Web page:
Windham Solid Waste Management District committee to look at revenue model
BRATTLEBORO — Windham Solid Waste Management District is evaluating whether a fee-for-service revenue model could be worthwhile.
The decision comes after Brattleboro officials raised issues about paying assessment fees for recycling containers in addition to curbside recycling pick-up covered through municipal taxes. Of particular concern was the district's proposed fiscal year 2017 budget line item regarding the hauling of recyclables from those containers.
An emergency meeting was held by the district's finance committee on Dec. 3 to discuss proposed ideas with Brattleboro officials. The subject of the fee-for-service model was subsequently placed on Thursday's WSWMD Board of Supervisors meeting agenda.
"We came to a place of discussing ways to shift the cost center so that it's actually on a fee-for-service basis, so a town like Brattleboro that feels they don't want to pay for the Fairground Road boxes and Guilford, who doesn't have boxes, and maybe there are other towns that don't want roll-off recycling boxes, they wouldn't be paying for that cost," said WSWMD Board of Supervisors Vice Chairwoman Jan Ameen, noting that she had chaired the emergency meeting in place of Merrill Mundell who couldn't be there. "There is a budget that looks at no trucking and I think you're all welcome to look at it. It raises the assessment by $134,000. It was not what I think Brattleboro hoped for in eliminating the trucking, thinking it would be an overall reduction."
WSWMD Board of Supervisors approved the formation of a committee to explore the model after the WSWMD Finance Committee made the recommendation Thursday night. Findings are expected to be presented by July 1 in consideration of the district's FY18 budget.
Board of Supervisors Chairman Lou Bruso said the model could be applied to costs involved with recycling collection, where the recycling coordinator visited on a given day, percentage of residents disposing of hazardous waste and the general management budget.
"Looking at trying to apportion or budget by fee-for-service, can it be done? Sure. Do we need some time to figure it out? Yes. Is it going to be easy? Probably not," said Ameen. "Because it's not clean."
Current assessment formulas are based on census population data but other districts use different methods. And recycling containers are located in different towns, meaning residents may use another town's containers out of convenience.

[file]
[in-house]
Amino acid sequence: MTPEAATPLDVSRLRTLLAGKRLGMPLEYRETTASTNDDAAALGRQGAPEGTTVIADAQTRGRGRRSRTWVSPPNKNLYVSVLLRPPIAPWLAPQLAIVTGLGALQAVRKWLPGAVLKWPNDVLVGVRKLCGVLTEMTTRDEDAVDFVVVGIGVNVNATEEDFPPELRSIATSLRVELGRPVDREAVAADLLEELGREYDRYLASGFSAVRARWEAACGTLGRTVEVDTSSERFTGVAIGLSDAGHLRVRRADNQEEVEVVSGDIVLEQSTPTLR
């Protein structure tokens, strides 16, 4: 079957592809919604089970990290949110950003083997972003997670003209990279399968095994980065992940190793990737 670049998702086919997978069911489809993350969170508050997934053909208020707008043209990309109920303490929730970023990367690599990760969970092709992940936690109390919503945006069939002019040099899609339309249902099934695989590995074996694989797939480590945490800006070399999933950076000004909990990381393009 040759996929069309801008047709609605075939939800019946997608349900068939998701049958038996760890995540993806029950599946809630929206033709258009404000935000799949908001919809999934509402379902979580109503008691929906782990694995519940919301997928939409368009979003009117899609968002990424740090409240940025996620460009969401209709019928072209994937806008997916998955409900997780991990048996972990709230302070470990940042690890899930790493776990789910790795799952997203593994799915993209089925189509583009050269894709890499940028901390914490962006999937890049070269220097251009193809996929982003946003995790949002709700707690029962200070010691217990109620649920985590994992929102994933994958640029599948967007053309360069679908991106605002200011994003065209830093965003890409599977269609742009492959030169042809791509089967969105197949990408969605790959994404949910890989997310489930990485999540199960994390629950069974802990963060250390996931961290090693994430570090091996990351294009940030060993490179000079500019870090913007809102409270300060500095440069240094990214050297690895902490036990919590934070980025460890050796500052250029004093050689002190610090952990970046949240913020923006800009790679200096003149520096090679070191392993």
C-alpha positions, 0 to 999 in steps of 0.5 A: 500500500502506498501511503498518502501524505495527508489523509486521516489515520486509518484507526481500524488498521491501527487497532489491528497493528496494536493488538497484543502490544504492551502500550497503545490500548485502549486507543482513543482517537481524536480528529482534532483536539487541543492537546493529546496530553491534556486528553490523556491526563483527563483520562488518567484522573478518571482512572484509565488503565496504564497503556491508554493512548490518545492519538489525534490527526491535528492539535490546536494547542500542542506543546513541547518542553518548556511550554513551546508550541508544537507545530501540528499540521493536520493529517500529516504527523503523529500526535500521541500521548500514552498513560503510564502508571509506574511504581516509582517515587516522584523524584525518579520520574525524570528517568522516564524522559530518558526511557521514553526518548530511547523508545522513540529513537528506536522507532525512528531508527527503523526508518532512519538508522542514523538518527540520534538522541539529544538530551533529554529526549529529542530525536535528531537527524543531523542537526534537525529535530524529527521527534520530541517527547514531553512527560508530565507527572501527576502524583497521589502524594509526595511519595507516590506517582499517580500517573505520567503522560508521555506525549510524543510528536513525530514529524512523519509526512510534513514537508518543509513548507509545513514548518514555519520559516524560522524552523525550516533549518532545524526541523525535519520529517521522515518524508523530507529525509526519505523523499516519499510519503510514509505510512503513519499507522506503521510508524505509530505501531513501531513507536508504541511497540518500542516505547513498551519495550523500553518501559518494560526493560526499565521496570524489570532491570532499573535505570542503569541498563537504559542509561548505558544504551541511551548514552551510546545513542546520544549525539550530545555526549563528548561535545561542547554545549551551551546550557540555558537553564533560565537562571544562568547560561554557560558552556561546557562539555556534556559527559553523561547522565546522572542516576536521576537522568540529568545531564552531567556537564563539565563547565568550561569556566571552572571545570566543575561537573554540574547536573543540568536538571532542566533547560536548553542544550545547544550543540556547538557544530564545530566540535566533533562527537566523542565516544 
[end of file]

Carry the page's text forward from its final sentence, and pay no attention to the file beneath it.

Formation of the committee was looked at favorably by Brattleboro officials in attendance.
"I don't see any alternative to doing that," said David Schoales, member of the Brattleboro Selectboard and WSWMD Board of Supervisors. "The law has changed. The way that it's affected Brattleboro has changed."
Brattleboro Selectboard member and alternate WSWMD board member John Allen called for looking at all options.
"They should be looking at everything," he said.
Town Manager Peter Elwell said the idea was presented as a way to be collaborative and methodical about seeing whether the revenue model could work. Initially urging the district to act faster, he said there was "compelling testimony" indicating other towns could not move so quickly.
"It's not enough time to look at all the aspects of this. It's getting to be time to finalize a budget to send to (Annual) Town Meeting," Elwell said. "We get that."
While the future of continuing the district's materials recovery facility or MRF is still up in the air, Schoales said the revenue model should be looked at too.
Two budgets were provided to the Brattleboro Selectboard, one with the MRF and one without. The Selectboard had planned on discussing which budget to support with its six votes within the district but the costs related to recycling became a primary focus.
Brattleboro is the only member town with more than one vote besides Westminster, which has two. Seventeen other towns are members of the district. The budget is on Tuesday's Selectboard meeting agenda.
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